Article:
Moore loves his supernatural characters — as Pocket has many opportunities to observe, “there’s always a bloody ghost” — and he goes even further than Shakespeare with them in Shakespeare for Squirrels (2020). In this third novel in the trilogy, Pocket travels to Athens and gets mixed up with the events and characters from A Midsummer Night’s Dream, and they are fully more fantastical than even Shakespeare imagined. Moore’s Athens is as historically and geographically accurate as Shakespeare’s (which is to say not at all), and it’s filled with not only fairies and a man turned into an ass, but goblins, Amazon warriors, animal transformations, a breathtaking conception of the Fairy King’s Night Palace that could never be realized on any stage, and a better explanation for why Oberon and Titania are fighting over the Indian boy than any I’ve ever seen. Plus: If you’ve ever yearned for Cobweb fan fiction, Shakespeare for Squirrels delivers.

Pocket finds himself investigating the murder of Robin Goodfellow because, as Moore explains in his Afterword, his Fool, both in name and character, is “born of Puck and Nick Bottom.” Like Puck, Pocket “is a rascal, a servant with more presence than his masters, a catalyst for the action, and, like Nick Bottom, he is rather used and abused by powerful females, and not always against his will.” Because a story with both Puck and Pocket in it became (in Moore’s words) “one rascal too many,” one of them had to go, and thankfully, as anyone who’s seen Shakespeare’s play knows, there’s no shortage of suspects who want the annoying and mischievous sprite Puck dead.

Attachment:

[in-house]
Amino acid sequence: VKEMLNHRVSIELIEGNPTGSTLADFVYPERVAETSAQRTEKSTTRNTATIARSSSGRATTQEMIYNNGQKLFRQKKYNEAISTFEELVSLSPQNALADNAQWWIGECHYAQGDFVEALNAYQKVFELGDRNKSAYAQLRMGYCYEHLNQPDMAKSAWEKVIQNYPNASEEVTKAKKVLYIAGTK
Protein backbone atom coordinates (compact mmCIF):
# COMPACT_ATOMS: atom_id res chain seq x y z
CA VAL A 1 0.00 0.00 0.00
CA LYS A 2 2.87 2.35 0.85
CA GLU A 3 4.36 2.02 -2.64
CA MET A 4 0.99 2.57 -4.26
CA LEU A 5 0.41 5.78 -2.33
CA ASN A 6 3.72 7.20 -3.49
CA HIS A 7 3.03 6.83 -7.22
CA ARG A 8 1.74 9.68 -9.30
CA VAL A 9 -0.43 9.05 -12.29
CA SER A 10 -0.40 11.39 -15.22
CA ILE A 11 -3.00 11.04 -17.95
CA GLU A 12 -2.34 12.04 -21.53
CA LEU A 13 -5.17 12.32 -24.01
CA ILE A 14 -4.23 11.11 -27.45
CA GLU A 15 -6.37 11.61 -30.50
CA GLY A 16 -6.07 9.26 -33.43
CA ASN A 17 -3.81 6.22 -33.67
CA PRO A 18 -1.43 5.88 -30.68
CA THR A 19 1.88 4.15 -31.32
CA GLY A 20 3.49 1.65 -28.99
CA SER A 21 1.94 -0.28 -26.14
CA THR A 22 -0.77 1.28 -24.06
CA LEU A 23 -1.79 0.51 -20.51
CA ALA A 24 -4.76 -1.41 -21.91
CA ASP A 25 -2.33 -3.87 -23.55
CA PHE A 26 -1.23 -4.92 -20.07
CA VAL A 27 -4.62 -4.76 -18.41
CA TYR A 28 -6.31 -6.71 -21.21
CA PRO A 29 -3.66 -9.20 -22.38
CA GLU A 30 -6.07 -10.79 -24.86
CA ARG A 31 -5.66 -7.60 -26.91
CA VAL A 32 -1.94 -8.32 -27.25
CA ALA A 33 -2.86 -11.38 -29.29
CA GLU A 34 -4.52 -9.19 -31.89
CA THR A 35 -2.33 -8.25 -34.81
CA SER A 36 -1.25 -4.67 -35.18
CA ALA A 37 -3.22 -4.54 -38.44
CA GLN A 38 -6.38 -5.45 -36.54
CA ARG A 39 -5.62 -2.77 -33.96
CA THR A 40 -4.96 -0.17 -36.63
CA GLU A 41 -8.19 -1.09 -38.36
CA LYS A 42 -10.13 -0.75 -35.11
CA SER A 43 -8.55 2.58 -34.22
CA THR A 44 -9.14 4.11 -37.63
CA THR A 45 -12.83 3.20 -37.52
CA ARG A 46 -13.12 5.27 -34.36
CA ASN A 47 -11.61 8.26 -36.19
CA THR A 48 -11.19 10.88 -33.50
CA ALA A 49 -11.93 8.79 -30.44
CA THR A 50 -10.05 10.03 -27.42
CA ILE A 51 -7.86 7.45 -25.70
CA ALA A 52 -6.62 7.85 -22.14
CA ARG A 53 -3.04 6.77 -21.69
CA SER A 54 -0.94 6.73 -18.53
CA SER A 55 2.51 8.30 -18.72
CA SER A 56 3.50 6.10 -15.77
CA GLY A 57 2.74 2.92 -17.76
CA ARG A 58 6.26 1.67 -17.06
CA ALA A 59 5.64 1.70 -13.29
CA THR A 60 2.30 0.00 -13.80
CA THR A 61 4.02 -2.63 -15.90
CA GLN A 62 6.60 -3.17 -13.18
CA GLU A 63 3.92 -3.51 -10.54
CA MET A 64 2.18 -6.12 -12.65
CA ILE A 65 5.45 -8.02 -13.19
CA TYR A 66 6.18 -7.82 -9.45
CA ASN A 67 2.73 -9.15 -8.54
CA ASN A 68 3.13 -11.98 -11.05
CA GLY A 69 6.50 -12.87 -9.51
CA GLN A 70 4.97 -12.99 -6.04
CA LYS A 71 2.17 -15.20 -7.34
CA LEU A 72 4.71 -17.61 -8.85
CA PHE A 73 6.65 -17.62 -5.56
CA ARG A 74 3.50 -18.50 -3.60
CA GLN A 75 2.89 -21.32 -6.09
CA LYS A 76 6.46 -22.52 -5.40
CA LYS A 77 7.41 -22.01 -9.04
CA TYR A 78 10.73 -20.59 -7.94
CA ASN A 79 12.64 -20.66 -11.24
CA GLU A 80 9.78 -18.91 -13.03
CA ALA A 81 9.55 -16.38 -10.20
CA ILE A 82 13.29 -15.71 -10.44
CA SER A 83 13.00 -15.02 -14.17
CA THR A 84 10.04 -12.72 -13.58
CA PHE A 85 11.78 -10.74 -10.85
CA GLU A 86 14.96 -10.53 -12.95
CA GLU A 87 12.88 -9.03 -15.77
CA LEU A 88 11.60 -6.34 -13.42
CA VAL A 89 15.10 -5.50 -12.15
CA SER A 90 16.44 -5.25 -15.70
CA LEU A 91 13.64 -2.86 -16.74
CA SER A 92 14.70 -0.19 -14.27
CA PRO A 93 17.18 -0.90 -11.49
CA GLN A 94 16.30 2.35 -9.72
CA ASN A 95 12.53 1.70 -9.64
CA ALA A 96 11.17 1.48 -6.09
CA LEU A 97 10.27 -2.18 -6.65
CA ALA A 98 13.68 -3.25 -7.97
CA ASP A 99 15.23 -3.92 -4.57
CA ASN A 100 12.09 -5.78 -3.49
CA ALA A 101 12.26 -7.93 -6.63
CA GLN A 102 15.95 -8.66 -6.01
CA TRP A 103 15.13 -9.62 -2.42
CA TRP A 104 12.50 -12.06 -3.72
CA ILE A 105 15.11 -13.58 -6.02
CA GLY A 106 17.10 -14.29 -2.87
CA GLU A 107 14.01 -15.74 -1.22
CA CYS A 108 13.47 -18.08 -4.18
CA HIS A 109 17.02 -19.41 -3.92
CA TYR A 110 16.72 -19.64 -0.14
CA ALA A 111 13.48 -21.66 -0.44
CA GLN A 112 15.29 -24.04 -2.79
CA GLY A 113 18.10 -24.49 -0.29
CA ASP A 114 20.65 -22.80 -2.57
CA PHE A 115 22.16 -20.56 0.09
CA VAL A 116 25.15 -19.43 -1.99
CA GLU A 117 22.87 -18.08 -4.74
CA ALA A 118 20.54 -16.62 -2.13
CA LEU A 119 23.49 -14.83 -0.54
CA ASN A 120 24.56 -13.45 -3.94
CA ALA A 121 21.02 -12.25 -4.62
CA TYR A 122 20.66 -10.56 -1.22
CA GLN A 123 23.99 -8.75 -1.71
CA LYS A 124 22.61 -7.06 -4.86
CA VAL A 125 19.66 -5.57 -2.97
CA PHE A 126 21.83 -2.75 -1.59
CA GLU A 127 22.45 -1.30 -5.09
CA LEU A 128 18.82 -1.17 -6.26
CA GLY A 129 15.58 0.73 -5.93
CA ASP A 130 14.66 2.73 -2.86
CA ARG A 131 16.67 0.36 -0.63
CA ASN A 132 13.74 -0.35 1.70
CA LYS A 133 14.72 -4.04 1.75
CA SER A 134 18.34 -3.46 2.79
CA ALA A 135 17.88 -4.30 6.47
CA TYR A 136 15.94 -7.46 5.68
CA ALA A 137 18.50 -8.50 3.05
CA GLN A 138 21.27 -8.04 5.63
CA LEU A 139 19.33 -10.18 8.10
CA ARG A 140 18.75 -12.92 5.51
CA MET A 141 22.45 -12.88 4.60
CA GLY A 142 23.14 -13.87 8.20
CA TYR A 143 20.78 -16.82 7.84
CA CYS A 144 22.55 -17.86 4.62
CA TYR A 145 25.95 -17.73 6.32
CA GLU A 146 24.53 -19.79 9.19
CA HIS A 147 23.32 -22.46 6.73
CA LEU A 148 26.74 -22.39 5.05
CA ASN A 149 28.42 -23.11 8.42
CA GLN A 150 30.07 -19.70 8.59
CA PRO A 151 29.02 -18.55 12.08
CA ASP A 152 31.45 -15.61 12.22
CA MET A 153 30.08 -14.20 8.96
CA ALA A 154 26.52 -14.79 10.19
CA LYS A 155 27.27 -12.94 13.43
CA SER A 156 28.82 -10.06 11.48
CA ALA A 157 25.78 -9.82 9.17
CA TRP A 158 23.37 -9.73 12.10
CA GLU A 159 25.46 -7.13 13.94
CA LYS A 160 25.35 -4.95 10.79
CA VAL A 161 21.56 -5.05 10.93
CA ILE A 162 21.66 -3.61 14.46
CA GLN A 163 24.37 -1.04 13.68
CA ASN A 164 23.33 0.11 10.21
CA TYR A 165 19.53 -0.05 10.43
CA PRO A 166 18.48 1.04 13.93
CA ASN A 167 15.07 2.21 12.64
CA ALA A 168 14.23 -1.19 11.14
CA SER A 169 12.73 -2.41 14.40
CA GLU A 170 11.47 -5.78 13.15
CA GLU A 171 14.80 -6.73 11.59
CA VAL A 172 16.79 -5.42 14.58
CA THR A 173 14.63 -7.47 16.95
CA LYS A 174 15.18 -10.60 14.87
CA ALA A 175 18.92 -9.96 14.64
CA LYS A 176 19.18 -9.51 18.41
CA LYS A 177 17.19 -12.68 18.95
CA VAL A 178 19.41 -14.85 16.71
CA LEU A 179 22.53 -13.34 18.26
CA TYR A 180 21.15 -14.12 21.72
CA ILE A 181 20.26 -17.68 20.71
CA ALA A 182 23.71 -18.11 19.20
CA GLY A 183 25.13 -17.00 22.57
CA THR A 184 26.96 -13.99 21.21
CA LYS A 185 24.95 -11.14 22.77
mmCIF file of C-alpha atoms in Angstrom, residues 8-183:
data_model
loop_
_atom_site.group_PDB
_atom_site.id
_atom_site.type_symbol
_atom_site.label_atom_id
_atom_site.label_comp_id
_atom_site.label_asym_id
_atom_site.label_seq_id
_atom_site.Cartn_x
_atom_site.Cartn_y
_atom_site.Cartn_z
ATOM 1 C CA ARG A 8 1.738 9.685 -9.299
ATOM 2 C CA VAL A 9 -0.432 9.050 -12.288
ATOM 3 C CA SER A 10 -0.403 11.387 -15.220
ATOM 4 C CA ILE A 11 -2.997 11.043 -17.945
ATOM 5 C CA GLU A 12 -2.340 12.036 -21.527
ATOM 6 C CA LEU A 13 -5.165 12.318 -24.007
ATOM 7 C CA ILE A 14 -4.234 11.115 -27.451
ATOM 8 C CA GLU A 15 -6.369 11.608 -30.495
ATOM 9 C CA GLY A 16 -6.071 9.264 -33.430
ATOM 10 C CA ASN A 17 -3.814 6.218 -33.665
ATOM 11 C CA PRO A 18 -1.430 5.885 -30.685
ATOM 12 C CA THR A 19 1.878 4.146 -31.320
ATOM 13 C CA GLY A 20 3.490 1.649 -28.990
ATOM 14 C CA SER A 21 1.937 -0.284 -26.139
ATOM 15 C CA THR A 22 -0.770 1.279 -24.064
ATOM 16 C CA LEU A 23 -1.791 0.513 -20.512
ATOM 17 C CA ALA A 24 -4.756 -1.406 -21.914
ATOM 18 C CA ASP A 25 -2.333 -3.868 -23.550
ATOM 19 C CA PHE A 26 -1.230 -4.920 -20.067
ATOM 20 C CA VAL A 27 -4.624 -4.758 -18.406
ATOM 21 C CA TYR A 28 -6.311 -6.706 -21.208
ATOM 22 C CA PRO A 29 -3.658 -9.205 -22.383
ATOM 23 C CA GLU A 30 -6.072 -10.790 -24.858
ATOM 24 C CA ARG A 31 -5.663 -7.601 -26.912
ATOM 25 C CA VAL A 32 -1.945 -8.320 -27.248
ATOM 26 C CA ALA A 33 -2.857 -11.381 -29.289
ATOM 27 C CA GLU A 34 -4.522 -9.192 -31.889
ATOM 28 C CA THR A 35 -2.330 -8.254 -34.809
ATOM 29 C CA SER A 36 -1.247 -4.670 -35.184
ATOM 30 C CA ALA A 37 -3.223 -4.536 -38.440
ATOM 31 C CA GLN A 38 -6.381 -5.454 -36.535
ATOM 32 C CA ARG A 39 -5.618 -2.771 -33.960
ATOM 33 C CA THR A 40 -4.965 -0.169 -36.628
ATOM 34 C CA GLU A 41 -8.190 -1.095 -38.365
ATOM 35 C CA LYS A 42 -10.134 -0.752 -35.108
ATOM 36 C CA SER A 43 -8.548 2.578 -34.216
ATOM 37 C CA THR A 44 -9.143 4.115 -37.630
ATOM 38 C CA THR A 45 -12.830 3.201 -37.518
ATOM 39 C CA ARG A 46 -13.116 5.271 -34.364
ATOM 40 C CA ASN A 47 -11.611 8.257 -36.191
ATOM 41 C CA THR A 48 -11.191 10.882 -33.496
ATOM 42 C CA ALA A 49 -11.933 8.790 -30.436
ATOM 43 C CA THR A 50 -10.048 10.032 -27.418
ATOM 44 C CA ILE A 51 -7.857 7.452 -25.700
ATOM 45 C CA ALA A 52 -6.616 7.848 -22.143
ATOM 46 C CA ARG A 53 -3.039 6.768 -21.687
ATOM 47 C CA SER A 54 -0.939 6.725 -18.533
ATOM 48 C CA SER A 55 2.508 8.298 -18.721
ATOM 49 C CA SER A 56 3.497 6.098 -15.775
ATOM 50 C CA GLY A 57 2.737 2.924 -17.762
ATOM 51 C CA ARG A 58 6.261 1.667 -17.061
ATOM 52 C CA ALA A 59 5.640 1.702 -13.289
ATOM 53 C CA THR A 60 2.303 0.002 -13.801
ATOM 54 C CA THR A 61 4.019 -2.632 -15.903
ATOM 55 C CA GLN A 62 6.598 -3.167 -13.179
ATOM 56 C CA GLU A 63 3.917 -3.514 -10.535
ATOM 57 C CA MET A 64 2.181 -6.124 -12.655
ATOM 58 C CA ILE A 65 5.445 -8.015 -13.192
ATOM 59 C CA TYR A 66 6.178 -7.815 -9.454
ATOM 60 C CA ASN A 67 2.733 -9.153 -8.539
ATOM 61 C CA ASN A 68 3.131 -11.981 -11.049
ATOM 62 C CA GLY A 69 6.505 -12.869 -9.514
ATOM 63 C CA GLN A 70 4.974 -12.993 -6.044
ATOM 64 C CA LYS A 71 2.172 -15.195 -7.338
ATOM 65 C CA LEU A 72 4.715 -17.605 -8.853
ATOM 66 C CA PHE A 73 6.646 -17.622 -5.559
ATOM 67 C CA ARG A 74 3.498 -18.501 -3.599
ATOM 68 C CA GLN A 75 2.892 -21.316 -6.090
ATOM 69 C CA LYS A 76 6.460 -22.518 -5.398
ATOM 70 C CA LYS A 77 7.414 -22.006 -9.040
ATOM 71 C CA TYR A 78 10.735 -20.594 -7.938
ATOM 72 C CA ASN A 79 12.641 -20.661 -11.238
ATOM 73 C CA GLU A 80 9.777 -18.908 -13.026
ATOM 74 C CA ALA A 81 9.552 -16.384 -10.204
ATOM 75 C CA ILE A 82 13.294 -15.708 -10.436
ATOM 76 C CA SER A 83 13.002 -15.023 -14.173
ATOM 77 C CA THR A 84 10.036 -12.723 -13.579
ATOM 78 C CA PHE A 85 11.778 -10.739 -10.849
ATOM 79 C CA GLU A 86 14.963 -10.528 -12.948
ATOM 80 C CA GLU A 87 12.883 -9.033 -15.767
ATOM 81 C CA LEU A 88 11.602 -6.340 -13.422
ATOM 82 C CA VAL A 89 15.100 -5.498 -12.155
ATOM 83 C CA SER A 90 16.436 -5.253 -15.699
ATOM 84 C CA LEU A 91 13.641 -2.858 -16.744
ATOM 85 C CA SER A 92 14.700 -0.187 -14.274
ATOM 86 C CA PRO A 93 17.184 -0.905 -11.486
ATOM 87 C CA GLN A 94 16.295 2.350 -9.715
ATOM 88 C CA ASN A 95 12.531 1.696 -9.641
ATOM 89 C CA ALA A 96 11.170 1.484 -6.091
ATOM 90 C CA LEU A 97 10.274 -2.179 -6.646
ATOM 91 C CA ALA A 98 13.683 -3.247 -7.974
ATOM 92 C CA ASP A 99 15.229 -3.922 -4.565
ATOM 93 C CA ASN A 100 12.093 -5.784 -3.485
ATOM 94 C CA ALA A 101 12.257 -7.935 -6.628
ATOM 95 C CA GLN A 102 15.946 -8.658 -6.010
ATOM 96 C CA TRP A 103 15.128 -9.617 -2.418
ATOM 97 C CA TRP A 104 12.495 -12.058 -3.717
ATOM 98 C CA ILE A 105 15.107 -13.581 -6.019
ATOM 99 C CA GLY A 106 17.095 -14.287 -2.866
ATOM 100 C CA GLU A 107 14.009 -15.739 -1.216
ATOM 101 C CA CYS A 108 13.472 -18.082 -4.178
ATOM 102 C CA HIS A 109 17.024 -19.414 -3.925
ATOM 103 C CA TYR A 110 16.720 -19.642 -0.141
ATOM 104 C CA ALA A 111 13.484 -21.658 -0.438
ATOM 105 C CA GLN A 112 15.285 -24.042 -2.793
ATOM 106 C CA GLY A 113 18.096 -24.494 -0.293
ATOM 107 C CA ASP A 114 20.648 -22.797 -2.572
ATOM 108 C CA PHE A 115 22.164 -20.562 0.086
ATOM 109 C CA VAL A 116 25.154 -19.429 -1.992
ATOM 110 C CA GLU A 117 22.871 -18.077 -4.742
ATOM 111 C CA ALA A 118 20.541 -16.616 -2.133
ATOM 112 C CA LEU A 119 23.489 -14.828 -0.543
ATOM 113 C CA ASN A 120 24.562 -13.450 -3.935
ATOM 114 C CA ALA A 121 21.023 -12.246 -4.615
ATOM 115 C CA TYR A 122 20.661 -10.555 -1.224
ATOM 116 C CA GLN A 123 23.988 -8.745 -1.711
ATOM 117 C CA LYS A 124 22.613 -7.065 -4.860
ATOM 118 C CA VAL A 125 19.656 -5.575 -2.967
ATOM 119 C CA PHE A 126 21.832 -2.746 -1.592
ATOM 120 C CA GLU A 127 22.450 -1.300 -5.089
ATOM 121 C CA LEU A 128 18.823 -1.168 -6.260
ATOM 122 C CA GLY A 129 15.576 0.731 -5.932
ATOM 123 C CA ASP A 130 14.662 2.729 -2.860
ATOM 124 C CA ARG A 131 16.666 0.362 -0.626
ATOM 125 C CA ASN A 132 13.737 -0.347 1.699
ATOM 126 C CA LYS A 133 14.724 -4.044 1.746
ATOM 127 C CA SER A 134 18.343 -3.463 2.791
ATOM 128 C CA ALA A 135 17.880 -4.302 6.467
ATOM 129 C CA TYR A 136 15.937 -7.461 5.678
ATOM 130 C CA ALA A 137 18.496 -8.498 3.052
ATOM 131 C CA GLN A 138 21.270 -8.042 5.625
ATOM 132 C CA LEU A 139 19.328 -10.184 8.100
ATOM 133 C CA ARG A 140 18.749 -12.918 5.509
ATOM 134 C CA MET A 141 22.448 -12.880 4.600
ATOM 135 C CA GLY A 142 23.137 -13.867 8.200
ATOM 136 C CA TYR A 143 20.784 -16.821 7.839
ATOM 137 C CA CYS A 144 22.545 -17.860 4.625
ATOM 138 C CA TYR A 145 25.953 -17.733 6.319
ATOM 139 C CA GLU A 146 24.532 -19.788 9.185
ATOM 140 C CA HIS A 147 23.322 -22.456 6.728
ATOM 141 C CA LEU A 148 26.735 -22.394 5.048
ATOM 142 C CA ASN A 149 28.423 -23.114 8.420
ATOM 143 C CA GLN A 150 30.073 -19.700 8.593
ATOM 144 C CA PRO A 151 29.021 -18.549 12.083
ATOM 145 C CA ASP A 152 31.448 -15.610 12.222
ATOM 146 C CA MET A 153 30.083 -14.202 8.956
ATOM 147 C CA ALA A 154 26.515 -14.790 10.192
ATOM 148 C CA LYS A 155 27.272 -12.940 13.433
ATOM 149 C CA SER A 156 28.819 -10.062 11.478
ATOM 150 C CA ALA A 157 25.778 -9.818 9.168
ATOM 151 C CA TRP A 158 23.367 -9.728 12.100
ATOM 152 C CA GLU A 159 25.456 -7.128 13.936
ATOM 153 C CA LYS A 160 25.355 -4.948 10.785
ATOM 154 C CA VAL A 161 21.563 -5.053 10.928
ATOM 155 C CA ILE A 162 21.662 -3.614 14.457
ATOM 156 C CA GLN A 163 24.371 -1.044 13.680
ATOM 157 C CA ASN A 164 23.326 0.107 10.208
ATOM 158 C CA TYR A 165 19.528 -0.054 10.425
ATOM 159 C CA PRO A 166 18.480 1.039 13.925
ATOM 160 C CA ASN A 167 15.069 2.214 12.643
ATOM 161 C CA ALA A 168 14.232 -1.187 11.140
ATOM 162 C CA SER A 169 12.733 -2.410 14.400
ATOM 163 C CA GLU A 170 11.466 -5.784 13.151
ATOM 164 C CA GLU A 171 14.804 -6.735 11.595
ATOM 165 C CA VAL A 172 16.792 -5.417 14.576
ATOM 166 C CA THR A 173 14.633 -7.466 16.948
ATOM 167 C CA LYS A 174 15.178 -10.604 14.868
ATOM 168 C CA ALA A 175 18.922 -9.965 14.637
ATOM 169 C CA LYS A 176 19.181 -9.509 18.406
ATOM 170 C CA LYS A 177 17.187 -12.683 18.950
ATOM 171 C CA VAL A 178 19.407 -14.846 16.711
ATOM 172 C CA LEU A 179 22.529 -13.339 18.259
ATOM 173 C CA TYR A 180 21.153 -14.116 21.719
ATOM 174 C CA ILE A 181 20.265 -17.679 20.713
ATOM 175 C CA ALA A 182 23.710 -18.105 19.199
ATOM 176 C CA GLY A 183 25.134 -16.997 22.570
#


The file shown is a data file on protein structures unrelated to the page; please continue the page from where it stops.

To be clear, Moore picks up the ball of Shakespeare’s more risqué material and runs — nay, gallops with it. Pocket is a ribald and sympathetic protagonist, unafraid to borrow lines and have his narrative way with characters from other Shakespeare plays, notably Macbeth, Much Ado About Nothing, Hamlet, and Twelfth Night. (And let’s not forget the fourth-wall-breaking Chorus from Henry V and Rumour, Painted Full of Tongues from Henry IV, Part 2.)

Crucially, Moore is also able to make his novels interesting on their own terms so you’re not waiting impatiently for him to get back to the Shakespeare. And when he does return, you go with him with a renewed interest in and fuller understanding of Shakespeare’s characters. Whatever you call stories like these, the chronicles of Pocket of Dog Snogging are irresistible and remain essential reading — and re-reading.